Sunday, March 20, 2005

Alpo Accounts: Why Bush's con isn't working with the 20-somethings either 

I realize The Department of Changing the Subject has done a masterly job in moving the topic of the day from Bush's debacle on Social Security to the Schiavo cause celebre— but the Republican plan to phase out Social Security is a win for us—that is, a win for the kind of country we want, and the kind of life we want to lead—and so we shouldn't let it drop.

The long excerpt that follows is the only cogent discussion I've seen about Bush's plan to phase out Social Security from the 20-something perspective. It shows, quite clearly, why Bush hasn't been able to divide and conquer in that demographic, either.

Naturally, work like this is not to be found in Pravda on the Potomac or Izvestia on the Hudson, but in the Metro, the freebie I read every day on the train. J. Edward Conway writes:

I do have one request of Chicken Little: You may speak to me about Social Security all that you want, but please do not speak for me.

In a recent radio address, the president claimed his privatization plan to be “a better deal for younger workers,” and in an early February release from the White House, the president speaks of a young worker’s desire for “ownership and control.” In this same release, titled, “Strengthening Social Security in the 21st Century,” in two separate bulletpoints he claims that a personal account is good because it allows younger workers to “watch it grow over time.”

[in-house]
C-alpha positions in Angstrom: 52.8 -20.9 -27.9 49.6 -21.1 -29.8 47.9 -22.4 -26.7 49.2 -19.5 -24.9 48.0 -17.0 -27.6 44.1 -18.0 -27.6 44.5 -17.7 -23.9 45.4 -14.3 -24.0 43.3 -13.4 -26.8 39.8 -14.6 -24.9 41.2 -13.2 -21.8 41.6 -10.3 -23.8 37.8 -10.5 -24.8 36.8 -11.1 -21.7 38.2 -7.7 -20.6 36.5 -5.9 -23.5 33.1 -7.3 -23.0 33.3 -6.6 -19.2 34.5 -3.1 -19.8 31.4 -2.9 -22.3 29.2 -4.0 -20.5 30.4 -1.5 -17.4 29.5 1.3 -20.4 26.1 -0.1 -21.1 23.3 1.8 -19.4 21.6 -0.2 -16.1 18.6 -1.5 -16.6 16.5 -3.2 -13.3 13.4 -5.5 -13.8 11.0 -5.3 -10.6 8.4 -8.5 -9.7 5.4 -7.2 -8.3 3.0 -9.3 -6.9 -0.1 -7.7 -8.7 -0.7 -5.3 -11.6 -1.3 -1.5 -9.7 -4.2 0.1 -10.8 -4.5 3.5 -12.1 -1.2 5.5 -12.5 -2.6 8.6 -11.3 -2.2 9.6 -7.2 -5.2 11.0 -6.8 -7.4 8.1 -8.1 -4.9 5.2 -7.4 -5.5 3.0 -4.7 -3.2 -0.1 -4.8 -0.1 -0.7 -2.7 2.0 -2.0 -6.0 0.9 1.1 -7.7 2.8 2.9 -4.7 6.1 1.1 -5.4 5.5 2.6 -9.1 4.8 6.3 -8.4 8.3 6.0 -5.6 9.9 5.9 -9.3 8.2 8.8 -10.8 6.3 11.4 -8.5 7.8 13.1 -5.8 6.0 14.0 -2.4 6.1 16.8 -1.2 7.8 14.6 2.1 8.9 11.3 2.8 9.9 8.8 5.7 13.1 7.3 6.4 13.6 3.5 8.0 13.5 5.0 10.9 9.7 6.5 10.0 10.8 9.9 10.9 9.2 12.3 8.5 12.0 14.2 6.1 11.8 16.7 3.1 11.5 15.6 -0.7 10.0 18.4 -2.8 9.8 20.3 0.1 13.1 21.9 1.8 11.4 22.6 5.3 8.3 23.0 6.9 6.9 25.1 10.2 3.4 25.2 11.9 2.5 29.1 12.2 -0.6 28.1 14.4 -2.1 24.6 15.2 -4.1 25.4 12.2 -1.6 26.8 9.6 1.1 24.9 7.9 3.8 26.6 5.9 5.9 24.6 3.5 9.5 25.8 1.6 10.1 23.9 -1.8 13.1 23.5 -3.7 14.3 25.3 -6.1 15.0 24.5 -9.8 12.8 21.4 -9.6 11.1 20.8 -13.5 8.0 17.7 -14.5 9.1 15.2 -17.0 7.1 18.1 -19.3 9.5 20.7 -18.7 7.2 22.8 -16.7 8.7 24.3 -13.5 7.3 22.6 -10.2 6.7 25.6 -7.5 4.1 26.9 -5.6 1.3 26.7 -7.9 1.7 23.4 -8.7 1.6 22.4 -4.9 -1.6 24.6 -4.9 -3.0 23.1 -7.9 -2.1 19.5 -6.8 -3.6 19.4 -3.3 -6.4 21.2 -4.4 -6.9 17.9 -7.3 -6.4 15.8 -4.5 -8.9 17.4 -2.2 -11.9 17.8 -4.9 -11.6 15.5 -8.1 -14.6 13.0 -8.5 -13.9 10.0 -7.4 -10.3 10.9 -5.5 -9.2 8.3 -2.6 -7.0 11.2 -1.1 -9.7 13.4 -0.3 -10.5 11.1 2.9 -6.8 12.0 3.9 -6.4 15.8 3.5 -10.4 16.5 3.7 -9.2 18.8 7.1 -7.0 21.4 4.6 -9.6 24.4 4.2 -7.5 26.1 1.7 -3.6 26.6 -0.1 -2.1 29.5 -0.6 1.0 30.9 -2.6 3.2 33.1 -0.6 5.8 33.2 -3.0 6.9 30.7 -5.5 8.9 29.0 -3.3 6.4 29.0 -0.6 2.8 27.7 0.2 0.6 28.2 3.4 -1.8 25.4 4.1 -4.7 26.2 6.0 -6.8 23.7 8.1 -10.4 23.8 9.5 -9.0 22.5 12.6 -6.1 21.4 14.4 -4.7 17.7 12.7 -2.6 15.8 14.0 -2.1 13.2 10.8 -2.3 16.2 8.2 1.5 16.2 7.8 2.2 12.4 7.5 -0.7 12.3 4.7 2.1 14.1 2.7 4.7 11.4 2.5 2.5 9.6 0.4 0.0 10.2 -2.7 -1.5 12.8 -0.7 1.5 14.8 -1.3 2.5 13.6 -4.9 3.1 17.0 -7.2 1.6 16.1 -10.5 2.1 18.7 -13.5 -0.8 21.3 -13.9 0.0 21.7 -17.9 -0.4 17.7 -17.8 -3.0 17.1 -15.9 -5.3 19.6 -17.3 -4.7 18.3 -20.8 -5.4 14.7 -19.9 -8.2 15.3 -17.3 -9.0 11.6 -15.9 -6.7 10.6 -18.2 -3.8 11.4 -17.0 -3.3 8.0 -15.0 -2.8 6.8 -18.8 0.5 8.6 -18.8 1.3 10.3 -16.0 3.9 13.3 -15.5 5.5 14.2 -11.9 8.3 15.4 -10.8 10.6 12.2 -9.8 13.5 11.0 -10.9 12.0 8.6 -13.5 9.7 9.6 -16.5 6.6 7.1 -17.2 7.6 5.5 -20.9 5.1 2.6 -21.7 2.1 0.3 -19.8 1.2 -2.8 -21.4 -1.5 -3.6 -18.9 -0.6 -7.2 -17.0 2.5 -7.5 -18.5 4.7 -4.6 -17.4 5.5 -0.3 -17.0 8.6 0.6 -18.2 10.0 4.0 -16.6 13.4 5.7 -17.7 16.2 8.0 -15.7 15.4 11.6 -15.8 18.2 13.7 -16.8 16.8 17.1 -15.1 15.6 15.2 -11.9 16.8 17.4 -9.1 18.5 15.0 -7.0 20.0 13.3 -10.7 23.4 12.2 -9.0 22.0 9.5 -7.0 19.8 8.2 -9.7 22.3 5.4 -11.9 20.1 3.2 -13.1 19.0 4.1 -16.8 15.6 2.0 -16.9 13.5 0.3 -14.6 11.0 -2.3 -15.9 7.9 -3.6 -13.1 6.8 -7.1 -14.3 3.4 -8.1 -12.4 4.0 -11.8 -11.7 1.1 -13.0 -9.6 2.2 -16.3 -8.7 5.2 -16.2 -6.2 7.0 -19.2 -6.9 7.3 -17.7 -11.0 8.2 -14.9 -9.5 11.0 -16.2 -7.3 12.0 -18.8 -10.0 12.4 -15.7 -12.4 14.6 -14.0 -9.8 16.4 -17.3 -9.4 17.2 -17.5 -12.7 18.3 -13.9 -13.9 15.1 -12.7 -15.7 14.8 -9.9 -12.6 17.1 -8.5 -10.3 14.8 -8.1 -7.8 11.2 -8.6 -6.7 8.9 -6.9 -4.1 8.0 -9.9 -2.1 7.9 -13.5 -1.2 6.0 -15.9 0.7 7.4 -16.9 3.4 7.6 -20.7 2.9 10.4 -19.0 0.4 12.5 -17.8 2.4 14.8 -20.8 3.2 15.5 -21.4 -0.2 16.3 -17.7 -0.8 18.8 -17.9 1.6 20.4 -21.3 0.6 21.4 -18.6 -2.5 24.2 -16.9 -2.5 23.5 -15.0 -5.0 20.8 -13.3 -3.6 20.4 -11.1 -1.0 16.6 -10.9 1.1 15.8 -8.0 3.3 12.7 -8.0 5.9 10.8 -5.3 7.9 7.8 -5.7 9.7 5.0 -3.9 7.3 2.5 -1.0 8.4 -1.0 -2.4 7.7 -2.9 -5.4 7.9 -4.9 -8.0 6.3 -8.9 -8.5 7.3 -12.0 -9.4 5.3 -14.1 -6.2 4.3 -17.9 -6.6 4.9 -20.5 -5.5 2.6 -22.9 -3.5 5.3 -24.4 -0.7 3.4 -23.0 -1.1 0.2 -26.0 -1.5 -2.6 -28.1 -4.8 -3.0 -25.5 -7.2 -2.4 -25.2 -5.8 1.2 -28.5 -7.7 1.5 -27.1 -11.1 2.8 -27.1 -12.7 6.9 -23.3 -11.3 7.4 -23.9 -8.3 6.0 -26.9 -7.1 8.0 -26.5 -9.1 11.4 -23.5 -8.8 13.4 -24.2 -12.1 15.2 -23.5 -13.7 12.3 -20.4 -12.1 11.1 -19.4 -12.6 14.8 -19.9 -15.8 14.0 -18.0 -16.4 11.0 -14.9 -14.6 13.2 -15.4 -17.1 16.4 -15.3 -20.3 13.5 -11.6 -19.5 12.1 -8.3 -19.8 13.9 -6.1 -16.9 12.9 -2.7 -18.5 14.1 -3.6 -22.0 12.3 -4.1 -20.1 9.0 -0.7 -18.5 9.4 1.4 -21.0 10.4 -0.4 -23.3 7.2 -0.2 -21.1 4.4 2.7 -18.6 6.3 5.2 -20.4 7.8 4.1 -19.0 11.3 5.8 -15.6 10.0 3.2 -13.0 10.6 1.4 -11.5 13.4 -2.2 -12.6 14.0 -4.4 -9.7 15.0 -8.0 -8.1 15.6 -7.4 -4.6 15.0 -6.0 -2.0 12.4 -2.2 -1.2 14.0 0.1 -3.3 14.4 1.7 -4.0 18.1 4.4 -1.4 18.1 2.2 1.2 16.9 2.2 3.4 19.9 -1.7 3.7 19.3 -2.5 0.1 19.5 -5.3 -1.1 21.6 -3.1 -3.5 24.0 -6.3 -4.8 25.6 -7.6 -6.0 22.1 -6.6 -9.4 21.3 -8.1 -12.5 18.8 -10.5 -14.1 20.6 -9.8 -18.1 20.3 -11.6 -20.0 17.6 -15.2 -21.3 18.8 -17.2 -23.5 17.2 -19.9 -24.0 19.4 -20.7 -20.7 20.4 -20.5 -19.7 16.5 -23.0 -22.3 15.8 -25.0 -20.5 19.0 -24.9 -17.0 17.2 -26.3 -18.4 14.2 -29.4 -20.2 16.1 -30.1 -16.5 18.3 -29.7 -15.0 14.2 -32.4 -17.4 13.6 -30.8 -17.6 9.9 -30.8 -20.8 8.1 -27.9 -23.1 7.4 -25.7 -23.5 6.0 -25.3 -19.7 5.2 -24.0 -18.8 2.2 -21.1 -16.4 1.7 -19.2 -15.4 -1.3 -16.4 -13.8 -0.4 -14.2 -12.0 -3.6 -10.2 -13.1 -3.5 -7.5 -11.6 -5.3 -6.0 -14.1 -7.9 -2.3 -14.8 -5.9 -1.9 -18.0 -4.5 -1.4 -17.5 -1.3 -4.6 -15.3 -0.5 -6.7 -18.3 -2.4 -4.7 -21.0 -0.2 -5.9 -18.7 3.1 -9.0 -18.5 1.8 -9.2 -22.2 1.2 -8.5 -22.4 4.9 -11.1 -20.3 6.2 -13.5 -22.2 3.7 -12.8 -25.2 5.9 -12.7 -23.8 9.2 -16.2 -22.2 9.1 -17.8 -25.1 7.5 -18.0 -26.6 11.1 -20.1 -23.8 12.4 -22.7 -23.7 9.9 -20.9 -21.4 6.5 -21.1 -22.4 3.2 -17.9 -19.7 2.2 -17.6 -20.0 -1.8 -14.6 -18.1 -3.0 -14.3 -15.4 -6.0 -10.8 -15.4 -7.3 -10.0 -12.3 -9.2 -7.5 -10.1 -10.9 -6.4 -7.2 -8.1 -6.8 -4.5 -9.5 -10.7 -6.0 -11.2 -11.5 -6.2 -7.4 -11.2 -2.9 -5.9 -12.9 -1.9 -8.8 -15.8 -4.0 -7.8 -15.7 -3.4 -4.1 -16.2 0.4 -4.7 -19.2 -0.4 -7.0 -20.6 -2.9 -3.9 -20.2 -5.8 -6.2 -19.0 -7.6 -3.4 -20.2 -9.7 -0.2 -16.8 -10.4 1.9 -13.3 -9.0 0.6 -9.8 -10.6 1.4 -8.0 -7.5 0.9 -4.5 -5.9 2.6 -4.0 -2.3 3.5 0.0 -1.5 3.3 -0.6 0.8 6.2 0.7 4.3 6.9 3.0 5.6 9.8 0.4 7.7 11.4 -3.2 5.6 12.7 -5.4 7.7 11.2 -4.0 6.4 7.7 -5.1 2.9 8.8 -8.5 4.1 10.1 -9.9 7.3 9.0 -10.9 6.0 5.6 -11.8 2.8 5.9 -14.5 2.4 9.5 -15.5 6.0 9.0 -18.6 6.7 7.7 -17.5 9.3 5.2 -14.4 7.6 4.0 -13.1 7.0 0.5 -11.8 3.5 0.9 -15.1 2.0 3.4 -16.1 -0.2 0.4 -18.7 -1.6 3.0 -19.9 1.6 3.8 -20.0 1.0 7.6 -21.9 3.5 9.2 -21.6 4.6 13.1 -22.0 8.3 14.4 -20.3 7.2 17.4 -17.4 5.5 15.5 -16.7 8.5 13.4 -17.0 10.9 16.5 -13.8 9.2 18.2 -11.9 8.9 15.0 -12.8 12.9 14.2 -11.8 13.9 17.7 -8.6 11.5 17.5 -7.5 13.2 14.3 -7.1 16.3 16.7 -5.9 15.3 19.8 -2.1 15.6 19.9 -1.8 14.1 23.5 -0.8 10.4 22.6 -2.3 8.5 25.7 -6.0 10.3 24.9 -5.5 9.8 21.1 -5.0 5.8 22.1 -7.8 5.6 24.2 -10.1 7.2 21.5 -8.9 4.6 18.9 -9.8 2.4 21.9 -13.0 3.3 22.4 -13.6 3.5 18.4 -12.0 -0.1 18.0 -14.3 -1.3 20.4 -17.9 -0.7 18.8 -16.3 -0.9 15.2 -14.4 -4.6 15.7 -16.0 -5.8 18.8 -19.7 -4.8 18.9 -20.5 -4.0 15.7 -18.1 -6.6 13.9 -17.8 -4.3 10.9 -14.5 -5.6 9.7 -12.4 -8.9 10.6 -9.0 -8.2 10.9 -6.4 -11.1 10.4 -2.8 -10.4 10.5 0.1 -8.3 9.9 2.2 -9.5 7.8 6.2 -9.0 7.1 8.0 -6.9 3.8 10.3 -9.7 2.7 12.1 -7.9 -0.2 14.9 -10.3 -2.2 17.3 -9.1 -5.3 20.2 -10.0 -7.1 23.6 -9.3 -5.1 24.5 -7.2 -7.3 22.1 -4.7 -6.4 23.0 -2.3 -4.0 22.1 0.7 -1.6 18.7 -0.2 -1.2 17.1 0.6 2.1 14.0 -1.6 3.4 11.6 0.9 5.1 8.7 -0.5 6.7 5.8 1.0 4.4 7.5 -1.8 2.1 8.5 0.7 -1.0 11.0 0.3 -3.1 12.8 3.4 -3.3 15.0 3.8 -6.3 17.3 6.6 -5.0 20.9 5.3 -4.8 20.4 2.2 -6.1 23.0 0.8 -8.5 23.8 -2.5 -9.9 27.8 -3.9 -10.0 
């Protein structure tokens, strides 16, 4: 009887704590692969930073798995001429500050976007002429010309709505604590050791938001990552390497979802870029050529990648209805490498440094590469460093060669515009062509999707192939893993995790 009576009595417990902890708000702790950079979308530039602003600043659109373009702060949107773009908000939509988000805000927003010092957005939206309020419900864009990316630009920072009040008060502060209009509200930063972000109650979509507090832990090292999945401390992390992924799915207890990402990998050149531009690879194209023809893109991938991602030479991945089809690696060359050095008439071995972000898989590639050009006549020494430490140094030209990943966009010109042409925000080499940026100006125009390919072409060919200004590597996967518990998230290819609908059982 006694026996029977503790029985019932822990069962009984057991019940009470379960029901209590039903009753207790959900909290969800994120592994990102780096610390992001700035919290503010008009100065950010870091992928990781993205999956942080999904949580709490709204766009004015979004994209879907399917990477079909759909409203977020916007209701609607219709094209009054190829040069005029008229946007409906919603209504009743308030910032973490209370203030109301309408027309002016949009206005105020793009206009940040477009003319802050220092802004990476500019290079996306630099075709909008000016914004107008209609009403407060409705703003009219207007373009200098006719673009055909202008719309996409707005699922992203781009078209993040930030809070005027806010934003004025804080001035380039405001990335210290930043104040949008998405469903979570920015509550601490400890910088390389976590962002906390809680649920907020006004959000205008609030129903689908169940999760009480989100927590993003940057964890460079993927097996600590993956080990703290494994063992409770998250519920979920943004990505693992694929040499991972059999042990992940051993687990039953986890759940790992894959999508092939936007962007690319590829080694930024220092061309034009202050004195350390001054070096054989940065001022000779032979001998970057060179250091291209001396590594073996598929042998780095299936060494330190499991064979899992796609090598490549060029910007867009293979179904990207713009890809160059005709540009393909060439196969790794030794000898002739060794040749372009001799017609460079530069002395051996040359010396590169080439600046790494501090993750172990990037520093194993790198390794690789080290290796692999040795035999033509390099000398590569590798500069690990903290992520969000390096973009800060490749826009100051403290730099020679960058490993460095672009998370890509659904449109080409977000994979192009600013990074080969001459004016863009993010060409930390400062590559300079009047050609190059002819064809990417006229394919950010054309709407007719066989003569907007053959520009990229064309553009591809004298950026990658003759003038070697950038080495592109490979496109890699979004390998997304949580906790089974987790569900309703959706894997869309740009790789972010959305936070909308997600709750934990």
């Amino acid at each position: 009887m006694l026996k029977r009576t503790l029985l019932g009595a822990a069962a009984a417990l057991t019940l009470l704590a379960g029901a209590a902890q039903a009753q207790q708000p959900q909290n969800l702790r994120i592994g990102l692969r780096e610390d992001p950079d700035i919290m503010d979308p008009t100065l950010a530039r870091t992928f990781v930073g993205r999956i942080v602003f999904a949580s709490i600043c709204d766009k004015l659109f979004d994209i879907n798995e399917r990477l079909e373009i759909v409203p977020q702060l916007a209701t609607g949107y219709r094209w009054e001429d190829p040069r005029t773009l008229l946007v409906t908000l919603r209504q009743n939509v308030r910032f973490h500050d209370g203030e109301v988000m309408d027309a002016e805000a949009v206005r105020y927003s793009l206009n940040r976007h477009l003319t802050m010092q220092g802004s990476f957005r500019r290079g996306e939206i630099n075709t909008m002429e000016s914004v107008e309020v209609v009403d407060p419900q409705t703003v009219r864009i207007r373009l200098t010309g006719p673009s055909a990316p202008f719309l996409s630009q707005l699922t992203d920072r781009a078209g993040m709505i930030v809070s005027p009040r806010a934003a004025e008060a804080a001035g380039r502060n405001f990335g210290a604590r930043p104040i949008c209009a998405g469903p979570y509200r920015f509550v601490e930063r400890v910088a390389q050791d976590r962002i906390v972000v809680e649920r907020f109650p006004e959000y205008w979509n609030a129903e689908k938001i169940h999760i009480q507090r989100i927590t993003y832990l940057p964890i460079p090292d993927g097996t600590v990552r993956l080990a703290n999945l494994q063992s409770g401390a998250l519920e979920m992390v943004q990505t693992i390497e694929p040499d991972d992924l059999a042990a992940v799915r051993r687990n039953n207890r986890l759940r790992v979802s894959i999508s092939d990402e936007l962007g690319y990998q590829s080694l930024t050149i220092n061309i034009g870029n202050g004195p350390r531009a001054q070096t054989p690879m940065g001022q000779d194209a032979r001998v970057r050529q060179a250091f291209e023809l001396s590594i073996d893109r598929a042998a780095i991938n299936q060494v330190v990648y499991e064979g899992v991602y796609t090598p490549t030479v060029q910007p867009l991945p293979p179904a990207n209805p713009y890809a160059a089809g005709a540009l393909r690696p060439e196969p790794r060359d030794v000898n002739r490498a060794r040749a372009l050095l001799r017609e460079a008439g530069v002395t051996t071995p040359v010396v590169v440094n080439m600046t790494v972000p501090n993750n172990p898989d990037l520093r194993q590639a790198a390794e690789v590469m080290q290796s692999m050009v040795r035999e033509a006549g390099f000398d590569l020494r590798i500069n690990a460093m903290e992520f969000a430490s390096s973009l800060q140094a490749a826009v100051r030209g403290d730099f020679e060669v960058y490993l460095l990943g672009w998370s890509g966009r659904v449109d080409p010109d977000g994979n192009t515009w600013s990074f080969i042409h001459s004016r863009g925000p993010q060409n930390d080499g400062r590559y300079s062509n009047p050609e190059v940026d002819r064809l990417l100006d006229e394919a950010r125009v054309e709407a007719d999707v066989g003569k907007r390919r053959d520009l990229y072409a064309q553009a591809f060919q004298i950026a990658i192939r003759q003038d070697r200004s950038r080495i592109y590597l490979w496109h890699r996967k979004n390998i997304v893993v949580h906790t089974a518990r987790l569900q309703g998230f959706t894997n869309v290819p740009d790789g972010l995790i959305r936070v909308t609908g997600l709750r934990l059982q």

Watch it grow over time? Here is a short history of my observations of the stock market:

•1983, age 1: Stock market boom due to home computer sales and biotechnology firms. My parents buy their first house.
• 1987, age 5: Black Monday. Stock market crashes and recession begins. Dad is laid off.
• 1999, age 17: Height of dot-com era. Dad is paid mostly in stock options.
• 2001, age 19: Bubble bursts.

Dad’s stock trades in the high 70s one day, trades at around $10 a few months later. Stock options worthless, salary is cut in half, Dad quits and spends next 2 years jumping from sinking dot-com ship to sinking dot-com ship. Mom decides to get full-time job. I take out student loan to help pay for college.

• 2004, age 22: Feds investigate Mom’s company. Stock plummets.
• 2005, age 22: Bush thinks young workers want a personal account vested in Wall Street so that they can “watch it grow over time.”

What it all comes down to is risk. If I really want to be risky, I can play with Wall Street straight-up and take my chances. If I want minimal risk (which is the way the President promotes privatization), I can work with my 401(k). If I want no risk, I can stay with Social Security as it stands today — guaranteed payoffs upon retirement. An entirely separate editorial could be about why privatization doesn’t actually even solve the projected Social Security deficits in the first place. But, even if privatization was a possible solution, the young workers will never buy into it. Our 401(k) fills our need to play the market with minimal risk — Social Security today fills our void for no risk and I like no risk — President Franklin Delano Roosevelt understood that in 1935 (during the Depression!) when he made Social Security guaranteed. It baffles me why the same promise cannot be made today.
(via Metro)

Case closed. No wonder the Repubublicans don't want to talk about phasing out Social Security anymore.

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